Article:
financial aid

BREAKING NEWS: FAFSA Based on Prior-Prior Year Income

Good news coming out of Washington for future college students and their families:  the financial aid application process just got a whole lot easier!  On Sunday, September 13th, President Obama signed an executive order mandating the collection of what is referred to as prior-prior year income data on the FAFSA.

As many parents know, the FAFSA form becomes available for the coming school year on January 1st.  In order to meet financial aid application deadlines, families must complete the FAFSA in January or February of their child’s senior year in high school, long before their tax returns are complete for the prior year, and must guesstimate that year’s tax data as best they can.  Calculating these estimates is a burdensome process for students and parents, and often results in inaccurate financial aid awards that must be adjusted once taxes are finalized in April.

The new executive order simplifies the financial aid process.  Beginning with the 2017-18 school year, the FAFSA form will become available in October instead of January, allowing colleges to provide financial aid offers earlier in the college application timeline. The application will ask for the family’s prior-prior year tax data, from tax returns that were finalized months earlier.  No more guessing.  No more confusion.  No more uncertainty.  Students graduating in 2017, who would previously have had to wait until January 2017 to apply for aid based upon estimates of the 2016 tax information, can now apply for financial aid as early as October 2016, providing only their 2015 tax information.  Numbers will be final, easy to find, and accurate.

The benefits of the new process are numerous:

  • Assuming colleges align their timelines with the earlier availability of the FAFSA, families will receive earlier financial aid offers, allowing them to make informed enrollment decisions and plan appropriately for future costs.
  • The process will be less confusing.  Parents won’t have to guess anymore—they will report numbers they already know.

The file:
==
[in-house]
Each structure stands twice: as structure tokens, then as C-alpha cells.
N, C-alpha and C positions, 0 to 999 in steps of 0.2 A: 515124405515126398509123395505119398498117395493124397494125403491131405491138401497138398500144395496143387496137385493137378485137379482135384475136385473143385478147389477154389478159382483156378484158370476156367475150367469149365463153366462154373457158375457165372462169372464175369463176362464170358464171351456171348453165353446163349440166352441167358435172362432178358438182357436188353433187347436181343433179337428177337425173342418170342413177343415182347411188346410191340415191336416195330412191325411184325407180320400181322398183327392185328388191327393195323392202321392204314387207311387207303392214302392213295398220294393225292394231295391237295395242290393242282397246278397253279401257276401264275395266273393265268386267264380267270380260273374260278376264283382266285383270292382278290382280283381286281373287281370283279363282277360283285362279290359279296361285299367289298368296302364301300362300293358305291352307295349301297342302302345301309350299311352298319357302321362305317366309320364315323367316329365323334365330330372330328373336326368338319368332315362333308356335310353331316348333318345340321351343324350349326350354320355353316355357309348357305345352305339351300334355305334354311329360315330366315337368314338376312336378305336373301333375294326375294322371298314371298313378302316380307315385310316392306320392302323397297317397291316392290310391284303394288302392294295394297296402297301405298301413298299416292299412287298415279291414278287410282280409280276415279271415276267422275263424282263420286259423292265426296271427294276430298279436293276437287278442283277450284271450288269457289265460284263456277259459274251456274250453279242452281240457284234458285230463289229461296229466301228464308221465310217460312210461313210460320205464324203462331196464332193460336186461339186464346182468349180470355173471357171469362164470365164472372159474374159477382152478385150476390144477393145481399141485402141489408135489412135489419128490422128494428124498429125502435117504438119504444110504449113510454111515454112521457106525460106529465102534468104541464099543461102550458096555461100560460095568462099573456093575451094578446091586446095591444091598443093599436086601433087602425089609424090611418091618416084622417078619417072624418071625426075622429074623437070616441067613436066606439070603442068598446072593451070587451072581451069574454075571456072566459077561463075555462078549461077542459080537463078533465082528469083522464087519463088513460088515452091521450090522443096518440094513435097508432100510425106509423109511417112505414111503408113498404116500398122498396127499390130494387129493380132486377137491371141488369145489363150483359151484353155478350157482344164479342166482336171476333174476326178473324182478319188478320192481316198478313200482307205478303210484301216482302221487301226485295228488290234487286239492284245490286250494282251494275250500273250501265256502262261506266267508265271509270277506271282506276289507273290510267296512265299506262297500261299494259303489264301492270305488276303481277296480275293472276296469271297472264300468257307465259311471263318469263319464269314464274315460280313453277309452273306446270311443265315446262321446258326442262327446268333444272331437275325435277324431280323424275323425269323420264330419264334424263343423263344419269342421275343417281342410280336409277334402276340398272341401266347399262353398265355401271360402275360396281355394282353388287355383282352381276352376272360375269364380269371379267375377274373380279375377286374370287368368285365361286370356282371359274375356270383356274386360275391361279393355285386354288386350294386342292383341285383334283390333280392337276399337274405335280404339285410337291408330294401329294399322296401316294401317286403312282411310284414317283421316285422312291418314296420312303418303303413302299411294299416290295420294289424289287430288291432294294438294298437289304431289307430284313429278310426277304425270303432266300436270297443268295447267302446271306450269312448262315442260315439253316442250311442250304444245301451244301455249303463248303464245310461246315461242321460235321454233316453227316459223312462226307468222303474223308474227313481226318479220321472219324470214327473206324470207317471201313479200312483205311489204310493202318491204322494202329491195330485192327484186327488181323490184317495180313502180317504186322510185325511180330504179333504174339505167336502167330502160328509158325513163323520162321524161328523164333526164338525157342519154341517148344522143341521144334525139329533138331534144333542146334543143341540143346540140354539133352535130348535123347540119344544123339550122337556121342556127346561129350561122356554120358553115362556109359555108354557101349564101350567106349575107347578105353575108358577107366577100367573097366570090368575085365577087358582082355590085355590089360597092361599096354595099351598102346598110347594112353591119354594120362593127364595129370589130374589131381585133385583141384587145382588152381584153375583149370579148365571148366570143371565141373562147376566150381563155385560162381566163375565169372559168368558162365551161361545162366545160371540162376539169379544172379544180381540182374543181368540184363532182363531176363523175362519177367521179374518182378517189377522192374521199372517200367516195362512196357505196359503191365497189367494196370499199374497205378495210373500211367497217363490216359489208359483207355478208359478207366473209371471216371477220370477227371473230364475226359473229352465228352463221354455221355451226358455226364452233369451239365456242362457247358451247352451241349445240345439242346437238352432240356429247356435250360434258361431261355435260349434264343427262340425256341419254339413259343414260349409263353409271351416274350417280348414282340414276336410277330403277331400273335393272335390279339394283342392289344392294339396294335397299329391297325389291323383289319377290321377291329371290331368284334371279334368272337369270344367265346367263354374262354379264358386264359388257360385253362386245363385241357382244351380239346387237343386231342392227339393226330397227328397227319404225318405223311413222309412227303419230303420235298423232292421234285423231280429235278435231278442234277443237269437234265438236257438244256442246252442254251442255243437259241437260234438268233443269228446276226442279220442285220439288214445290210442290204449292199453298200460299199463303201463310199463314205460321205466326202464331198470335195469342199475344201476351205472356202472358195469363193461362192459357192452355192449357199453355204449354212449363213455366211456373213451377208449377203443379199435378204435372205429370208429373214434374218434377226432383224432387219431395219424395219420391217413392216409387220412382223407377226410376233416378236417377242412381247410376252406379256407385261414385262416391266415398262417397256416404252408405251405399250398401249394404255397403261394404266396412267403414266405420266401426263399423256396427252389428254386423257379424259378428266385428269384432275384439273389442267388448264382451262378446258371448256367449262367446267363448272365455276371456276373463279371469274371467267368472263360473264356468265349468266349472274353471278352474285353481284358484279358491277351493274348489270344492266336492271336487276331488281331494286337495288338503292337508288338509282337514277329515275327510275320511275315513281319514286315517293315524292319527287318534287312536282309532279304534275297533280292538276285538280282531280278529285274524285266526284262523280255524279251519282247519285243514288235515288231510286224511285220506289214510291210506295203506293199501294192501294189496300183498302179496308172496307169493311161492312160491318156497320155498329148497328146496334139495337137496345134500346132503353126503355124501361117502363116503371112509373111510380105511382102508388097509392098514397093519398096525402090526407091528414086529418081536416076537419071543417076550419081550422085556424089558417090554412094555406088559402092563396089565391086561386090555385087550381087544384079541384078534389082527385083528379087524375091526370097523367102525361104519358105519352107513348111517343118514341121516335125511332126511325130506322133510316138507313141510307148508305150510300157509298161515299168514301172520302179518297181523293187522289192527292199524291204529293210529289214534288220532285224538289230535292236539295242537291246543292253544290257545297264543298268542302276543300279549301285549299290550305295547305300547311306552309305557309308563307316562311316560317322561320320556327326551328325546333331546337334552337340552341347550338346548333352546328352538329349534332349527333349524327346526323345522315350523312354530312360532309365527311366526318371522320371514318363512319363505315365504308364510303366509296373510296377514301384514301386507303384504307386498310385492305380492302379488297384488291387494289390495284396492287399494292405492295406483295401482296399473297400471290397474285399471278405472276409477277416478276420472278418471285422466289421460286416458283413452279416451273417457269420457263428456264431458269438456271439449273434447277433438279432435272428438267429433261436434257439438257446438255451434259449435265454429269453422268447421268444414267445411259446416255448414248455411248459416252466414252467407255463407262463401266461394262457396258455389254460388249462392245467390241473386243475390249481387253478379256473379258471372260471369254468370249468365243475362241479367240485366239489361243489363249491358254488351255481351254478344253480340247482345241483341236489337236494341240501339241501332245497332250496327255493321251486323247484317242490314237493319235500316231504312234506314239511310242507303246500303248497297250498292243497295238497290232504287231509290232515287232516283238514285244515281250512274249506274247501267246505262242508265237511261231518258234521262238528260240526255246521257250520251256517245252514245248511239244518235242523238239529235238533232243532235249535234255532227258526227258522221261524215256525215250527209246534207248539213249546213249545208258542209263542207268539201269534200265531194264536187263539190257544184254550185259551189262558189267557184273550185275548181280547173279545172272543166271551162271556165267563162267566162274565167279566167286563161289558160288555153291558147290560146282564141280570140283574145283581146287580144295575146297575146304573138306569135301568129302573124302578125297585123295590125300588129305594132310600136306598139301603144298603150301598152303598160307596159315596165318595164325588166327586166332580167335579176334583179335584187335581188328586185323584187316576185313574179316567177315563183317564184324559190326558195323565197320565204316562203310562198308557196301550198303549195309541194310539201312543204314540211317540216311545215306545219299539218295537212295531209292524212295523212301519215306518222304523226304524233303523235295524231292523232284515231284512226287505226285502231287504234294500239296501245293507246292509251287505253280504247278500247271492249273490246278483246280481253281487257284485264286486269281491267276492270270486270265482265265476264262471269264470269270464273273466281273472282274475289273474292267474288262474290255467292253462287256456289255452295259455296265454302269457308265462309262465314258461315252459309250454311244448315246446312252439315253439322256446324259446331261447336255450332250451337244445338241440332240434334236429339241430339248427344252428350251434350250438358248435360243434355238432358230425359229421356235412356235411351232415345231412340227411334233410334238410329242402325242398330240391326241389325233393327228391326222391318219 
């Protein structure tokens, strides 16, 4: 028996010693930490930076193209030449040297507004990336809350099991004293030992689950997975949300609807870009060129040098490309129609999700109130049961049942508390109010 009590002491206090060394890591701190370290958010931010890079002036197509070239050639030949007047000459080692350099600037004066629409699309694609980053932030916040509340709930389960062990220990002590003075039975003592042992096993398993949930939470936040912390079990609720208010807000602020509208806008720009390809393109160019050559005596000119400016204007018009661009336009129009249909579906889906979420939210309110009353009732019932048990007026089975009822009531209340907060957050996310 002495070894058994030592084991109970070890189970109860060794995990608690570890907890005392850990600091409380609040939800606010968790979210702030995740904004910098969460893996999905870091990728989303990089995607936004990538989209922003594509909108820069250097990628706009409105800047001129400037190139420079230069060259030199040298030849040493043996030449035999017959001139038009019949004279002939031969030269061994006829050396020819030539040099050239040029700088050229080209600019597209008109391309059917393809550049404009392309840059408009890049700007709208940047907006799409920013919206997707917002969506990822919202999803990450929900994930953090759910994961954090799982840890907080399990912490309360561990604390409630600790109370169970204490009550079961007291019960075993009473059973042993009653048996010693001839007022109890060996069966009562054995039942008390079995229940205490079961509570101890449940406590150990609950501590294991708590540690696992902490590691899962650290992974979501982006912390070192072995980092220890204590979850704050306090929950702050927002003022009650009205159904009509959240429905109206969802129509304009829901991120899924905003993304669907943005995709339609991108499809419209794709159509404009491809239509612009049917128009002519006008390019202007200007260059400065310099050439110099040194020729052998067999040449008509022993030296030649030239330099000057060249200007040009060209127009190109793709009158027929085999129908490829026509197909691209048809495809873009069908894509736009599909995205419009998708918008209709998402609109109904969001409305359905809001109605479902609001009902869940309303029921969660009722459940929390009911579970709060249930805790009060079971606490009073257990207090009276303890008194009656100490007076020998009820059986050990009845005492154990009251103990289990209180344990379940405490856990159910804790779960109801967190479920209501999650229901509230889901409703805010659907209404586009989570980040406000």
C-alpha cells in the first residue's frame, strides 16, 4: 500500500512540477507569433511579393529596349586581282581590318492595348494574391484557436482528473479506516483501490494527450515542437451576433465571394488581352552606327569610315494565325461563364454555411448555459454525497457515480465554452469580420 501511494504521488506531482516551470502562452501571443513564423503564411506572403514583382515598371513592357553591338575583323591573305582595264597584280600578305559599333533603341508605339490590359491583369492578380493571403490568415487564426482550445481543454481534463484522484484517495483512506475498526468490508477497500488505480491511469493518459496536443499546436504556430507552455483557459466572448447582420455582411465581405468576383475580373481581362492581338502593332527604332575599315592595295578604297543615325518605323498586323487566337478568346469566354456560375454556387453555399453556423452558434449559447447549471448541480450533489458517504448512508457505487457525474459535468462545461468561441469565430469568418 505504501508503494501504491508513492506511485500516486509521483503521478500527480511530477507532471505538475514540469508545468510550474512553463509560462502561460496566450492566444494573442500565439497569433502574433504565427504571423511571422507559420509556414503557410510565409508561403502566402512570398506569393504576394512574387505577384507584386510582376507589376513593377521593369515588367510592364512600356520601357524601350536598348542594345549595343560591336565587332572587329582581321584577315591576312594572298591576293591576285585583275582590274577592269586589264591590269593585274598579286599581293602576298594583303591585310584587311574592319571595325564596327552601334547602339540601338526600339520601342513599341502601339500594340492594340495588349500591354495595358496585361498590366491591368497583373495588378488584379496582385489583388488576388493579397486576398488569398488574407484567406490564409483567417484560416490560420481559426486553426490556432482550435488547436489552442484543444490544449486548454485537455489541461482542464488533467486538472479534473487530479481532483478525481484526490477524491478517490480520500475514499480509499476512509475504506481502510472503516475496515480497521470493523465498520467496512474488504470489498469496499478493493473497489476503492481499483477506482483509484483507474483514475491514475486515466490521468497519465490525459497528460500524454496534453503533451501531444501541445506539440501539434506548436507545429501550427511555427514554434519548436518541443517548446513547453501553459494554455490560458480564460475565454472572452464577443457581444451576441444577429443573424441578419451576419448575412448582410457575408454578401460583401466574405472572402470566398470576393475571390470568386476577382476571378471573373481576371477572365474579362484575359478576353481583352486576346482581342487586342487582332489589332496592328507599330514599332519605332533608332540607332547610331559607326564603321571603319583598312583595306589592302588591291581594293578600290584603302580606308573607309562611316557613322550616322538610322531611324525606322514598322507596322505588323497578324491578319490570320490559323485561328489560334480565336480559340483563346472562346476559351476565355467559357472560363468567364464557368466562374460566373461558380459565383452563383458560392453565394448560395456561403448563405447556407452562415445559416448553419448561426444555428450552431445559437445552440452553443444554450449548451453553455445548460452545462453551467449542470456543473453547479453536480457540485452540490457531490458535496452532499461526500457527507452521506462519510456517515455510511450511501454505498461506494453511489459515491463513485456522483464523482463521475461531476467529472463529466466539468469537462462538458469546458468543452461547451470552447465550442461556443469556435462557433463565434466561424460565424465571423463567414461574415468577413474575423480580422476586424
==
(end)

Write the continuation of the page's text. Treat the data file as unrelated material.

• In fact, since prior-prior year tax returns will already be complete, parents will be able to just click a button on the FAFSA to import their income figures right from the IRS database—they don’t even have to answer the questions themselves!
  • Financial aid offers will be accurate.  Since offers will be based upon final tax figures imported from the IRS, there will be no need to correct numbers and adjust financial aid awards after enrollment decisions have been made.

The only drawback to the use of prior-prior year income data is that colleges will now be basing financial aid awards on information that is, essentially, out-of-date.  When a family is applying for financial aid, they will be providing income data that is almost a year old, and by the time the student actually enrolls in college, almost another year has passed.  A family’s income can change dramatically over this kind of timeframe, so applicants must be diligent about keeping the colleges informed of any changes in circumstance, such as a parent’s job loss.  If your prior-prior year income is higher than your current or anticipated future income, you must take the initiative to ask the financial aid offices to consider your special circumstances.  If you don’t, it will take an extra year before that drop in income is accounted for in a financial aid award.

So, while extra effort must now made by families who experience a large drop in income from their prior-prior year, the new executive order simplifies the financial aid process dramatically for the vast majority of applicants.  The guesswork has been removed from the application, and, moving forward, completion of the FAFSA should be straightforward, award offers should be accurate, and the whole financial aid process should be, if not stress-free, at least less stressful for students and their parents.



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Written by Shannon Vasconcelos
Shannon Vasconcelos is a college finance expert at College Coach. Before joining College Coach, she was a Senior Financial Aid Officer at Tufts University and Boston University.